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Grammar doesn't have to be (so) hard. Tips on how to make it easier.

Heads sunken in grammar books, classes of nonsensical grammar rules robotically doing grammar excises…. We’ve all been there. If you find grammar difficult, you’re not alone. In our Survey conducted in 2020, the most difficult aspect of learning a language was by far grammar. Here’s our explanation of why that is and how to make that easier.

Why is learning grammar so hard?

There are several reasons for learning grammar is…. well, just hard:

1. Weird grammar concepts

Lots of languages have weird rules that simply just are bizarre. Why does a word need a gender? What an earth is a case? When do I use the imperfect vs. the preterite?

2. Memorising rules

You’ve finally got your head around a rule. Great. Except when you come back to review it a week later you’ve completely forgotten it.

3. Irregularities

Rules were made to be broken, right? Well, that makes language learning a headache. Just when you think you’ve finally got your head around a rule and memorised it, it changes.

Our top tips for learning grammar

Meaningful texts

Whilst it may seem useful, robotically doing grammar exercises may not be the most helpful. A good way to learn grammar is to memorise phrases and expressions that you will use in a range of situations. This is not only a good way to learn grammar but will ensure that you’ve mastered the correct grammar in the most important contexts.

Examples of phrases include:

- Sentence started e.g. I’d like, as far as I am concerned, the most important things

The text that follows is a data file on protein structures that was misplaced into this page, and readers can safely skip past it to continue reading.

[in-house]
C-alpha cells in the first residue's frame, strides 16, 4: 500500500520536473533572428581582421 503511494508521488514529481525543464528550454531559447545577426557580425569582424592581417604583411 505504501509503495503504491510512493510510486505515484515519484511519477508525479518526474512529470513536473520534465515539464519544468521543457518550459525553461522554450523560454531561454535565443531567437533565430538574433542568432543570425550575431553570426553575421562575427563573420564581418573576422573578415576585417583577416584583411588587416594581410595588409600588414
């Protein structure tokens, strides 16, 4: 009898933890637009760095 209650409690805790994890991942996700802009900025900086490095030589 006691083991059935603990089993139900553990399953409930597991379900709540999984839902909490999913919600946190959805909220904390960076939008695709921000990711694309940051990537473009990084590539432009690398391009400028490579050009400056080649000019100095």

- More natural expressions e.g., take your time, it’s raining cats and dogs

Testing yourself and setting measurable goals

There are no two ways about it; learning grammar takes time. Whilst it might seem like a good idea to try and learn hundreds of rules at once it is not very feasible. You’re less likely to select important rules and store them in your memory; let alone that it’s very unsustainable. Like with vocab learning, it is important to create a sustainable daily habit.

Our advice is to try to learn one new aspect every week, perhaps a new tense or clause. Whilst they may be a bit dull, grammar exercises are a good place to start. What’s important when doing them is to note down the mistakes you made and review them. So that you retain them in your long-term memory, we recommend reviewing them after 24 hours, a week and then a month.

About The Author: Arun is an Olea Ambassador (Team 1.0, March - Sept 2023) and is currently pursuing a BA in Modern and Medieval Languages (French and Spanish ab initio) at the University of Cambridge. He speaks English, Spanish and French.


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